EL AKKAD: Charting the movement of the kids along the island. There’s a couple of very, very obtuse clues in the book. At one point they reference the cave in the center of the island where God was born—the Zeus legend in Crete. But at a point I made the very deliberate decision to have all the fauna and flora and geography be invented so none of the plants or birds belong to Crete. I wanted it to be a fantasy place. It’s a fantasy place superimposed on the eastern shore of Crete.

BOLLEN: On your fantasy Greek island, Amir runs into a sympathetic 15-year-old girl named Vänna.

EL AKKAD: She’s my inverted Wendy. She’s a person who, in my mind, is trying to figure out what goodness and kindness mean from a place of privilege. I think on some level she understands that her ability to offer a helping hand means that she’s already positioned above this person. What does that actually mean from the get-go to be born into a position above another human being? That fascinates me the most about her. She needs to be the good person who gets this child across the mainland. To me she’s having a complicated conversation about what it means to be privileged and what it means to be able to offer help in the first place.

BOLLEN: You have been a journalist as well as a novelist. Did that journalistic eye come into play when writing about the refugee crisis? Does that offer more authority to write about a very real political crisis than the lay novelist writing from very far from those shores?

EL AKKAD: I don’t know if I had any authority to write about it. I struggle with that question quite a bit. The nature of what I write is such that it overlaps almost entirely with what makes me angry. I don’t set out to write political books. I think the political intrudes on my writing. I didn’t choose to sound like I do or have this accent—if we were on the phone and I said I was John Smith, you’d probably believe me. I come from a generation of people whose countries were colonized and who were brought up believing that English is the winner’s language. So from from a very early age, we’re going to put our son in an English Speaking school, because that’s how you win. That’s what I mean when I talk about the political being sort of imposed on the work. That said, when I write these books, even in an abstract way, I am still a tourist in someone else’s misery. And I’ve never been able to reconcile my conscience when I write these books. I feel I need to say the things that are in these books, but that doesn’t take away from that feeling of not being sure if you have the right to do any of this. That’s still an open question in my mind.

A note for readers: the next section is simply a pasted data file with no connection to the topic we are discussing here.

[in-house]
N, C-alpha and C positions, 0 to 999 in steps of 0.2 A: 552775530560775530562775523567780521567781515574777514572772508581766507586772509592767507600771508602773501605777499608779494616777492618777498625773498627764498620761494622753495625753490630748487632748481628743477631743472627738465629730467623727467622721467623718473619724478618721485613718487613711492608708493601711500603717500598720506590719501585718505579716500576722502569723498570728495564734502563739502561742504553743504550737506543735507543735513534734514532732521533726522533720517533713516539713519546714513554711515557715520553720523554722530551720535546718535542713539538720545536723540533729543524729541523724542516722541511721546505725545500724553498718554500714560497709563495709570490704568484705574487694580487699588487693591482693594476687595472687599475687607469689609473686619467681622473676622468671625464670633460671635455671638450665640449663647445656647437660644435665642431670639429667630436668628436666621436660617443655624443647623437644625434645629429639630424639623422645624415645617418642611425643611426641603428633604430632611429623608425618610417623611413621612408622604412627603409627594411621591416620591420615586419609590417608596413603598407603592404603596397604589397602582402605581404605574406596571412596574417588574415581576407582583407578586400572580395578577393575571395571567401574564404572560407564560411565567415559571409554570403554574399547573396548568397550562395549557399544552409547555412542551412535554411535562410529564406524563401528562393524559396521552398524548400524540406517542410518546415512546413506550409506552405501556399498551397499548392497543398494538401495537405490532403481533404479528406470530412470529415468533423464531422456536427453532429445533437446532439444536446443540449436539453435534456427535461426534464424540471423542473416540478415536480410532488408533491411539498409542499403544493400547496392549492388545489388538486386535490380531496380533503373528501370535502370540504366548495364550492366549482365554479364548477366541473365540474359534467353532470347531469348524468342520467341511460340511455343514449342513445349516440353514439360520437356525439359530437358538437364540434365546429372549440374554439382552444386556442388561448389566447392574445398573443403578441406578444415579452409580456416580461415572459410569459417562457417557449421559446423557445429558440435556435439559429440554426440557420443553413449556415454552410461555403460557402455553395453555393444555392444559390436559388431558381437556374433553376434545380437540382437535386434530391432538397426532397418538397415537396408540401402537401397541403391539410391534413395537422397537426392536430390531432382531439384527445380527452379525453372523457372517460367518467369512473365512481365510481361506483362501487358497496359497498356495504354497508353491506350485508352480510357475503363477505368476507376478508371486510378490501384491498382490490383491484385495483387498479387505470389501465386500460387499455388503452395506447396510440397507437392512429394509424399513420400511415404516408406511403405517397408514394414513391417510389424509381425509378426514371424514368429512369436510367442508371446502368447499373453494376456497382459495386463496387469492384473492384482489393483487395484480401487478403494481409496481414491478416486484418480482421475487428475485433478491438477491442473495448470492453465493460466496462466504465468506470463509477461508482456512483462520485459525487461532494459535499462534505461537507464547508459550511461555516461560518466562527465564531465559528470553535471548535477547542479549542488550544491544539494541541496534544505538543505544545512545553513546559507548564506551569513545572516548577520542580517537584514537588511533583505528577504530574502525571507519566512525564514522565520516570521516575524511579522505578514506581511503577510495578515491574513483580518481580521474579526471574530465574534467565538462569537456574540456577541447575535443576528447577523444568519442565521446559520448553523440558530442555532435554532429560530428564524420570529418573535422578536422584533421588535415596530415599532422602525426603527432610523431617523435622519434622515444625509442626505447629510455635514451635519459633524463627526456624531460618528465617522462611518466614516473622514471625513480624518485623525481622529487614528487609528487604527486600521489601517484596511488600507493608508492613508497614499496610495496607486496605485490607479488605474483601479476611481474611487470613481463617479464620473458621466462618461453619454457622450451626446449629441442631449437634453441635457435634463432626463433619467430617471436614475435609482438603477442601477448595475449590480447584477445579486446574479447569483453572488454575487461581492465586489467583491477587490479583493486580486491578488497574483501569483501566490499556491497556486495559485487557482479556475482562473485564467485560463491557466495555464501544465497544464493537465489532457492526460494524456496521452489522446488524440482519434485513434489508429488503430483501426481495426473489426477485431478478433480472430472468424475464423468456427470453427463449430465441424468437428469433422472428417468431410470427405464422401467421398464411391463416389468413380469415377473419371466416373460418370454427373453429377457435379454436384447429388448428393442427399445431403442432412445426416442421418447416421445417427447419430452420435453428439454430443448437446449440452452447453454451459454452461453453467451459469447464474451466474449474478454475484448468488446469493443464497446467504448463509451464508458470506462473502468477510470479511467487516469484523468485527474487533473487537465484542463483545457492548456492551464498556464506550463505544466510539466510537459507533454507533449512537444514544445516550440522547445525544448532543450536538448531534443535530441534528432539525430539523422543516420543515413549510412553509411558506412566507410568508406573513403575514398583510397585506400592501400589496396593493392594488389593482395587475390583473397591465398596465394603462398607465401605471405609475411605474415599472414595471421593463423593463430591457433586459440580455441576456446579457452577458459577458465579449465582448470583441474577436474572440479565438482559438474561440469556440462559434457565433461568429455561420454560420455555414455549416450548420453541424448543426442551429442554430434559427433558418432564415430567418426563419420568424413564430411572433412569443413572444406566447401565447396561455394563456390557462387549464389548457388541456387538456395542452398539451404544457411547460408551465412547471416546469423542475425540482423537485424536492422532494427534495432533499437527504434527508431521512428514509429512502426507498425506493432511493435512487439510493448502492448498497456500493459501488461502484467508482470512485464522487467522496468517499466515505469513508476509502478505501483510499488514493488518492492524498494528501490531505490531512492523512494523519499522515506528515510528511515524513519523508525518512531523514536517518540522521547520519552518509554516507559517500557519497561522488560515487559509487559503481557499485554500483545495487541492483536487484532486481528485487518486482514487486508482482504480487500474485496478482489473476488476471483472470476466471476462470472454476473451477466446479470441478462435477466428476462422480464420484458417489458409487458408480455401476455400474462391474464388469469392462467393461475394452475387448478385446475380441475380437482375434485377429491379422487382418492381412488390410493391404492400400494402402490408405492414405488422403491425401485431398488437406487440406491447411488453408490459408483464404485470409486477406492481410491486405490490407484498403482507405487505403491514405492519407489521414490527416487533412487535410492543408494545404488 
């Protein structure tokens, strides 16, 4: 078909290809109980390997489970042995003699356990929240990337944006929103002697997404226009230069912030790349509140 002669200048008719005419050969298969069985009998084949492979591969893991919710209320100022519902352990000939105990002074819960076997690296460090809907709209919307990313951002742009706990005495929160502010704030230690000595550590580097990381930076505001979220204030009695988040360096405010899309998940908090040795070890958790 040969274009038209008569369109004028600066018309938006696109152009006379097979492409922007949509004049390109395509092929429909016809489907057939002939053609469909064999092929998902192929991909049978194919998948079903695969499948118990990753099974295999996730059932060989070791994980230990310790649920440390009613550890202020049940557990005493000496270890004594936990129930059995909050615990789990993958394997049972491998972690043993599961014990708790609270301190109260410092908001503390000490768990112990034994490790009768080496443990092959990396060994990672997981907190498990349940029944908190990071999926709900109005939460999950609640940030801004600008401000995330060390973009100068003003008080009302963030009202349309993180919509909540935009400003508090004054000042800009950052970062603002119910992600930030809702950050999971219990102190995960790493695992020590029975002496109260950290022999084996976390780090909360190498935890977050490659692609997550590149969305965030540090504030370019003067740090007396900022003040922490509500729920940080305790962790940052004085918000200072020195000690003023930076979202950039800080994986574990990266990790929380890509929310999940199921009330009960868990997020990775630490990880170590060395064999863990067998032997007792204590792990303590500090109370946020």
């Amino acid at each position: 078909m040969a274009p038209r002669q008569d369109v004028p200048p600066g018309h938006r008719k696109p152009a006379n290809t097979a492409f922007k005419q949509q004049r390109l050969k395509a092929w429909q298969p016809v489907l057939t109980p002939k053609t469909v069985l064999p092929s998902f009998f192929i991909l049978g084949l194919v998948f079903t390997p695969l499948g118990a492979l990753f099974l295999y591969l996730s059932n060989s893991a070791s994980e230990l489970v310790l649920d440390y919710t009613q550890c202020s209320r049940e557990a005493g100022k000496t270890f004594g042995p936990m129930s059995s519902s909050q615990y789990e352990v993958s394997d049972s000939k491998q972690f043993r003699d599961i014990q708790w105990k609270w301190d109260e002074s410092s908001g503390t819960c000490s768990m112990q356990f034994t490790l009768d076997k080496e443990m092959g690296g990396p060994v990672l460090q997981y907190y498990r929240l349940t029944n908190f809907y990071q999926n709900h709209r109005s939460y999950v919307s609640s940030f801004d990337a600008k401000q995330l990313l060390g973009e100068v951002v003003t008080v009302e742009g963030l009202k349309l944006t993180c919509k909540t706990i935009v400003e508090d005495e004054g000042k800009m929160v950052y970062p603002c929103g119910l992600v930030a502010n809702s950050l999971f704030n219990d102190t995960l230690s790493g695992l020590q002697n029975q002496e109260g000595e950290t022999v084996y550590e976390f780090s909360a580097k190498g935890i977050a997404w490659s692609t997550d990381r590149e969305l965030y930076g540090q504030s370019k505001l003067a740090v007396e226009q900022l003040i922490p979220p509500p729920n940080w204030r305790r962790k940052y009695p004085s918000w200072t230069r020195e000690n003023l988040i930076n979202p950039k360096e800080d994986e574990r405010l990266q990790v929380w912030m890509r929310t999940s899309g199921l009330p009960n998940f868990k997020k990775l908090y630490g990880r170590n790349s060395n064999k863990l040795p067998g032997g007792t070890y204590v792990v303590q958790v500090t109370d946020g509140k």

BOLLEN: What Strange Paradise and your first novel, American War, are filled with something extremely rare in contemporary literary fiction—action. In this novel, there is so much physical movement. People are fleeing. People are being chased. There’s a constant forward thrust of being on the run. I don’t think most contemporary writers excel at plot and action, but you have a skill for it.

EL AKKAD: My only skill as a writer is stubbornness. So much of the story happens visually in my head. The first image that showed up in my head before I knew anything about this book was an image of a child coming out of the forest and locking eyes with another child.  But you’re right. There’s so much movement to these books. It tricks producers into thinking that they should buy the film rights and they actually read the rest of the book and realize there’s no way they can make a movie out of the stone-cold bummer. Strangely, my favorite books have none of that. They completely set aside plot and narrative movement and that kind of action element for something else entirely, often something very surrealistic or postmodern. What I write is very different from what I read. I tend to write against my natural tendency.

BOLLEN: Maybe none of us has the authority to write fiction about the refugee crisis. But I do wonder, as we read more and more news stories of refugees fleeing Afghanistan and taking these same routes across the Aegean to get to Europe, if you see any possible solution. What can be done to help these asylum seekers and not turn it into a war between east and west?

AKKAD: There’s a poet named Marwa Helal who lives in New York. She has this great line in one of her poems, “They will say show don’t tell but that assumes most people can see.” I think about that a lot. I write against the privilege of instantaneous forgetting. I write against the privilege of looking away without consequence and all my books are in some way related to that idea of asking the reader to simply not look away.